Recent Recipes

Buttermilk Apple Coffee Cake

Comments (0) | Tuesday, May 31, 2011

If you ever have the fortunate chance to be invited to my house (or happen to invite yourself which is OK too) for an evening... one of two things will happen. I will immediately start cleaning (a challenge to succeed in with 2 small children) and I will begin thinking about what I will make you to eat. This is the way my brain works. It's a fortunate side effect for all who enter my home.

If I feel comfortable enough, I will likely test out a new recipe on you... few have gotten poor reviews. So my friend Lauren was the lucky tester of this sweet and delicious coffee cake. I reached for a random (OK, not all that random, I made sure it was Cooking Light) cookbook off my shelf, flipped through and found a yummy sounding recipe that I had all the ingredients on hand for. This moist and scrumptious coffee cake was the result.

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Caramel Pork

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Despite its name, this dish tasted nothing like caramel but everything like a delicious pork dish should. The flavors were wonderful and the kids cleaned their plates. Two criteria for an extra successful dish in my house!

If you think you don't like anchovies, chances are you've never cooked with them before. If you can get beyond the look when you're chopping them up, they lend a nice flavor to the dish without being obvious that they're even there. Try it... you'll see...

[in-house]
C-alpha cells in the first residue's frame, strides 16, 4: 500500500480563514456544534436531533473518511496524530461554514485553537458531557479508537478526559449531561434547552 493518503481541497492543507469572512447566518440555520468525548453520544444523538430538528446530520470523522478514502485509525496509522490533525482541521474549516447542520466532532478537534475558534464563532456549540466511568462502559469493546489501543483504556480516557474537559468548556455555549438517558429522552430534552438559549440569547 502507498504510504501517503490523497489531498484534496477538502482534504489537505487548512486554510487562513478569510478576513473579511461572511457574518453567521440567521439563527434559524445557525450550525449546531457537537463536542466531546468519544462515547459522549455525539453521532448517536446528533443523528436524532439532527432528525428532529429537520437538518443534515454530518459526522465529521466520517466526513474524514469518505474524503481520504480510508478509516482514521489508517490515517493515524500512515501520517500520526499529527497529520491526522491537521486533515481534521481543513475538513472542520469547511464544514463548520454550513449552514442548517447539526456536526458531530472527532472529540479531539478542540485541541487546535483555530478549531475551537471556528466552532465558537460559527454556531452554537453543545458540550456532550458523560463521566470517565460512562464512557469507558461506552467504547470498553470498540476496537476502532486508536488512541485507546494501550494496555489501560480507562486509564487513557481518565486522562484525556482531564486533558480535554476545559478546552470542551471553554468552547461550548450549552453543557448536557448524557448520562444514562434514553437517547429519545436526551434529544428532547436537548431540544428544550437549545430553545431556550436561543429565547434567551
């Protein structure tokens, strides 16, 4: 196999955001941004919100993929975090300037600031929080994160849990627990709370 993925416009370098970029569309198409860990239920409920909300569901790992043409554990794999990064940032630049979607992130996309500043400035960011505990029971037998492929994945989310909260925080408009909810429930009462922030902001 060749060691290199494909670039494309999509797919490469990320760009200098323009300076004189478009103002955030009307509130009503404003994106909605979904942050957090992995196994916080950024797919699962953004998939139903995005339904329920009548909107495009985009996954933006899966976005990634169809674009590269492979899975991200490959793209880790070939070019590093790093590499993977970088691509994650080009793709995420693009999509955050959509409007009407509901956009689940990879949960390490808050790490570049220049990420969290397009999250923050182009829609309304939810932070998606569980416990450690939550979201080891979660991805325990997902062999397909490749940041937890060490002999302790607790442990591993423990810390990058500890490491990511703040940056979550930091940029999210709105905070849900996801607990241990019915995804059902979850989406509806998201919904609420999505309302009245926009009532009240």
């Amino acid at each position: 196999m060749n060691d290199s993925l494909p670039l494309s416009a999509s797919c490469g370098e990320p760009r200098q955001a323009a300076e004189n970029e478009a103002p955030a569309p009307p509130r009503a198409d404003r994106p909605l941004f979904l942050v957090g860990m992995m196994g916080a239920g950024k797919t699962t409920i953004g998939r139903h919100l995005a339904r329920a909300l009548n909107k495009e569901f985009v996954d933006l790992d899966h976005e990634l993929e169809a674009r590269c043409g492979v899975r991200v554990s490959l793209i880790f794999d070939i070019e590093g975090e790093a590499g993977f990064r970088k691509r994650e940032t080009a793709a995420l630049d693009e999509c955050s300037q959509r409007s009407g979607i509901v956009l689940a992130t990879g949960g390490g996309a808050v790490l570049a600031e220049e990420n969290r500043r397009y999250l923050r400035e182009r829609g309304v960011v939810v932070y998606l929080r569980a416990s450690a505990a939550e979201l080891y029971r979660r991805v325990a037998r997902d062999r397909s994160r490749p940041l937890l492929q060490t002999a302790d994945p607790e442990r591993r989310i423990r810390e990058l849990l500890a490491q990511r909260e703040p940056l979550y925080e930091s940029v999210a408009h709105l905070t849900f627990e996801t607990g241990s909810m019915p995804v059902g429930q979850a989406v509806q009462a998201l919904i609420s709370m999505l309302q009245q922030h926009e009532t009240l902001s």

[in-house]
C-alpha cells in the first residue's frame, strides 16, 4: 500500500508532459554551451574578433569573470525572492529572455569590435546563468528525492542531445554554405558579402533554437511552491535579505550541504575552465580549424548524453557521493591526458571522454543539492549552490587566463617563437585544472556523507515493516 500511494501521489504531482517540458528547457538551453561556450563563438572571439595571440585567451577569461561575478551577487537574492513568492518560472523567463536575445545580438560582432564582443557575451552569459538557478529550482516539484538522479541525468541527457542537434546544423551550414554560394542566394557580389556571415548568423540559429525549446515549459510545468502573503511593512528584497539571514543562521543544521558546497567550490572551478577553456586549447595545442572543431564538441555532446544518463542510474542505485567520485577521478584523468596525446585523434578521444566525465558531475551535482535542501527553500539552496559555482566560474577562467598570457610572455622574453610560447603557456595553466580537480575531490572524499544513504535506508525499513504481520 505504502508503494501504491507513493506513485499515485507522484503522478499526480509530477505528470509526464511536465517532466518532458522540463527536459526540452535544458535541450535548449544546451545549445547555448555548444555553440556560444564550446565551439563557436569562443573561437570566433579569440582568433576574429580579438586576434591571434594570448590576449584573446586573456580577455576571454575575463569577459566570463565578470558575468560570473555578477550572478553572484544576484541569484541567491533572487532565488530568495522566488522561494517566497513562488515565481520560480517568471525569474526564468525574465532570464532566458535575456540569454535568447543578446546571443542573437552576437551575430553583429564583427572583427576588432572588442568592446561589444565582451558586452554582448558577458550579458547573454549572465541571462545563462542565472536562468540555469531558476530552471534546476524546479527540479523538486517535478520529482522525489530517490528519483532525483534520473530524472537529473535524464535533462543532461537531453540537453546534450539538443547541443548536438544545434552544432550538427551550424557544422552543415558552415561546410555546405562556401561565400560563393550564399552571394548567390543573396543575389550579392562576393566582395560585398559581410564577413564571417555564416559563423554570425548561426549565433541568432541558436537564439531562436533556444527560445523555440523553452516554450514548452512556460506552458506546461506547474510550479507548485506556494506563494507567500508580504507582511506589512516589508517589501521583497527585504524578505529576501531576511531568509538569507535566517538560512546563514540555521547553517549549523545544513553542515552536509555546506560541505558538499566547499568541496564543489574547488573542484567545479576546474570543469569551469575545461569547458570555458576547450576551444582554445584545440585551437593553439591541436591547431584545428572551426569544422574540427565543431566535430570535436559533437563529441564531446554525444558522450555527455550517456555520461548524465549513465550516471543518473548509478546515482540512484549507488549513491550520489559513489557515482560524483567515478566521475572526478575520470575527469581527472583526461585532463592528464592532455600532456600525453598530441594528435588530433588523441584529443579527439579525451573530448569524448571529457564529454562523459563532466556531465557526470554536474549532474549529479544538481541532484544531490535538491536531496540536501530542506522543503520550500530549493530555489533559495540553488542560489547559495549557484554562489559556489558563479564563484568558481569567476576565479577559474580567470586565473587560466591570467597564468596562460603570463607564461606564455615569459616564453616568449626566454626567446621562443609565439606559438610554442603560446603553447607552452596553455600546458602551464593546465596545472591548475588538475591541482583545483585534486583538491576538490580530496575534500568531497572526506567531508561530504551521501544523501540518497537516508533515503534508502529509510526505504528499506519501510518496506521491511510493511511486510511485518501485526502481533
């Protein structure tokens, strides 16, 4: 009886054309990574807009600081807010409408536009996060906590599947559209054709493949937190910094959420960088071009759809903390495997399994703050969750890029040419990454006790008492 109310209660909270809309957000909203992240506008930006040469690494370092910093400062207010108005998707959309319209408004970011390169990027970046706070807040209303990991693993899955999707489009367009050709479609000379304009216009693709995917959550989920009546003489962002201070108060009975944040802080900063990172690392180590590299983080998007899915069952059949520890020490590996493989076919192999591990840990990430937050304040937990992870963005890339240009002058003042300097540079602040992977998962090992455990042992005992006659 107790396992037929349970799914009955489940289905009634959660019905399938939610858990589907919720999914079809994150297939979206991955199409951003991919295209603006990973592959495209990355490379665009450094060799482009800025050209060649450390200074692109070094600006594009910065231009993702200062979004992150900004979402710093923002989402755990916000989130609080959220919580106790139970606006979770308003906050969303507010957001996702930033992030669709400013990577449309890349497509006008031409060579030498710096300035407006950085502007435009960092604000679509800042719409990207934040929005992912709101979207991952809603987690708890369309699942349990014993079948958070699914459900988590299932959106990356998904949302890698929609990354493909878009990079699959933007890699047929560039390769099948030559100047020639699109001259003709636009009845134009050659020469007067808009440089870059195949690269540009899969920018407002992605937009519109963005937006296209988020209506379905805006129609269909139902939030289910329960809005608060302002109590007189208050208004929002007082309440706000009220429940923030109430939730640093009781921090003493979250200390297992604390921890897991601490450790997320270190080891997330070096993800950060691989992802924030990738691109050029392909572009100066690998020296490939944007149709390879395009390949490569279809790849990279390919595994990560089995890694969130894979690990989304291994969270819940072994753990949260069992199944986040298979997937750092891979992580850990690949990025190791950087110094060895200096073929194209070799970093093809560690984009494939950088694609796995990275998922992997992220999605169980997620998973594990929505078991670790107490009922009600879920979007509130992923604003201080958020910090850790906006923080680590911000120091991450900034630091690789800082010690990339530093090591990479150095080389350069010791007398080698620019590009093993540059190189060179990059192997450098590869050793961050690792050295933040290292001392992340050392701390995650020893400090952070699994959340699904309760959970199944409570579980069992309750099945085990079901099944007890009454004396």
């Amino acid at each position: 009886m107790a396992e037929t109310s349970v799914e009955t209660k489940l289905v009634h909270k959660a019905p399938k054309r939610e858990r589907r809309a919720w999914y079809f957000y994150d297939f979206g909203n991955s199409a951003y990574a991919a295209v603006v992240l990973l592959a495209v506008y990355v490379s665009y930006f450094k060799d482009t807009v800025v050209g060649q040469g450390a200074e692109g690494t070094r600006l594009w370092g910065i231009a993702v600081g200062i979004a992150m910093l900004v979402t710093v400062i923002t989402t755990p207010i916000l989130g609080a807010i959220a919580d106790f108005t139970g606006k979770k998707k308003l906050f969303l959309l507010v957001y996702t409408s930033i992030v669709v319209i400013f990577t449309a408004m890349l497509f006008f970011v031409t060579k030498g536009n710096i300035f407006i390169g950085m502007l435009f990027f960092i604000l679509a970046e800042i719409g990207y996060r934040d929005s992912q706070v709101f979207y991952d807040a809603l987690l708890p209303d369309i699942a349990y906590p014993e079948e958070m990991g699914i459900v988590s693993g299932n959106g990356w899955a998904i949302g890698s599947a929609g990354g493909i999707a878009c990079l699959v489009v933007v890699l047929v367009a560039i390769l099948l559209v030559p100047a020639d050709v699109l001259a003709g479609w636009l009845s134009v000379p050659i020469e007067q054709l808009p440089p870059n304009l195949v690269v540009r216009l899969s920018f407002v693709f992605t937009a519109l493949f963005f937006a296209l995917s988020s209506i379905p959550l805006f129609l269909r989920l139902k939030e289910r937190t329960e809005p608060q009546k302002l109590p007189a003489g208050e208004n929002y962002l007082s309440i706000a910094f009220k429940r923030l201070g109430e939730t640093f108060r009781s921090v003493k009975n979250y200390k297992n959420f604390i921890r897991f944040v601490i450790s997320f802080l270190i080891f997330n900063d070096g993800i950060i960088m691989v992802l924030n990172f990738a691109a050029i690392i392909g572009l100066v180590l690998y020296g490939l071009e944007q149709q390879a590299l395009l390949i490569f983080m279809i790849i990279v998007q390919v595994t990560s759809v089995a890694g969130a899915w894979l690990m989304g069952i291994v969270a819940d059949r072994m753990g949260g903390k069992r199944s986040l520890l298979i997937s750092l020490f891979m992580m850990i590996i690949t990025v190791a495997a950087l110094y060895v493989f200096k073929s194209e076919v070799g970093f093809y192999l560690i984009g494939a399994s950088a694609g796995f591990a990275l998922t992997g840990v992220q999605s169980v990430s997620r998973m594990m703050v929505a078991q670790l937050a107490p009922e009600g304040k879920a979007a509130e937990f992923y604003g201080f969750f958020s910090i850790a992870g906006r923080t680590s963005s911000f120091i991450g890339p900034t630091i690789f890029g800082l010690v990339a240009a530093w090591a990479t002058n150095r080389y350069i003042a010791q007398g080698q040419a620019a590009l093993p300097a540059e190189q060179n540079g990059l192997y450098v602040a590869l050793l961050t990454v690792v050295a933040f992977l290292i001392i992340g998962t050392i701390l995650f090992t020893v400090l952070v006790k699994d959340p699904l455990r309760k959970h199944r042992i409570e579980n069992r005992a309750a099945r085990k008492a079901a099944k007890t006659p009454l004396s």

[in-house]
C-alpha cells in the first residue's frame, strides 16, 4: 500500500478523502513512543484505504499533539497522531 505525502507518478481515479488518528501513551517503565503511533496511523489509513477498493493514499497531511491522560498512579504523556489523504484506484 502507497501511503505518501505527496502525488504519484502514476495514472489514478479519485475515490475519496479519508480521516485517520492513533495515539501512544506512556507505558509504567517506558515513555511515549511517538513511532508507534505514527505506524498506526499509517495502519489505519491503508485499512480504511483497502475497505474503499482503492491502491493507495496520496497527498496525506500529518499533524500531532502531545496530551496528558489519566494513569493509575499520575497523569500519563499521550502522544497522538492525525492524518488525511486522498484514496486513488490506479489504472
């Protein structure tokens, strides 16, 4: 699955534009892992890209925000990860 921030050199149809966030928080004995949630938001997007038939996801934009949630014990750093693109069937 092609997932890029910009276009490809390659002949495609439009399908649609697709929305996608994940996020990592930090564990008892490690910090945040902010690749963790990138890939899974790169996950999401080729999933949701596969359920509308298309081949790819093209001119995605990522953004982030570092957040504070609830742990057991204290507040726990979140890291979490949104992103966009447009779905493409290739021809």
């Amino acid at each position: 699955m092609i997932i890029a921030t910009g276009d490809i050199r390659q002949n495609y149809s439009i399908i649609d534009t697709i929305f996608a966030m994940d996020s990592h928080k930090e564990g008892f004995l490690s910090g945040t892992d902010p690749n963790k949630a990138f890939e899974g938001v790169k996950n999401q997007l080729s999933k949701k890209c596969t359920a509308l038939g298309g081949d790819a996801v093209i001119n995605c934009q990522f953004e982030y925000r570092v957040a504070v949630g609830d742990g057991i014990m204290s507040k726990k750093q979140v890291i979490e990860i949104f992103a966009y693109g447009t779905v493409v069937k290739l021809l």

For Radish-Squash Slaw: Combine 2 tablespoons dark sesame oil, 2 tablespoons rice vinegar, 1 tablespoon soy sauce, and 2 teaspoons honey in a medium bowl. Add 3/4 cup each of julienne-cut carrot, daikon radish, and yellow squash; toss to coat and serve with pork and rice.

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Onion-Stuffed Pork Tenderloin

Comments (0) | Friday, May 20, 2011

Onion-Stuffed Pork Tenderloin with Chutney-Mustard Sauce

2 12-16-ounce pork tenderloins

1/4 cup chopped golden raisins

2 tablespoons thinly sliced green onions

2 tablespoons finely chopped sweet onion

2 tablespoons finely chopped shallot

2 tablespoons chopped fresh thyme or flat-leaf parsley

1 tablespoon olive oil

1 1/2 teaspoons ground black pepper

1 teaspoon kosher salt

1 cup mango chutney

1 tablespoon Dijon-style mustard

Trim fat from tenderloins. Make a lengthwise cut down the center of each tenderloin, cutting almost to, but not through, the opposite side. Spread meat open.

For stuffing, in a small bowl, combine raisins, green onion, sweet onion, shallot and thyme. Spread stuffing over meat. Fold each tenderloin back together. To secure, tie at 1-inch intervals with kitchen twine; brush with oil. For rub, in a small bowl, stir together salt and pepper. Sprinkle evenly over meat; rub in with your fingers.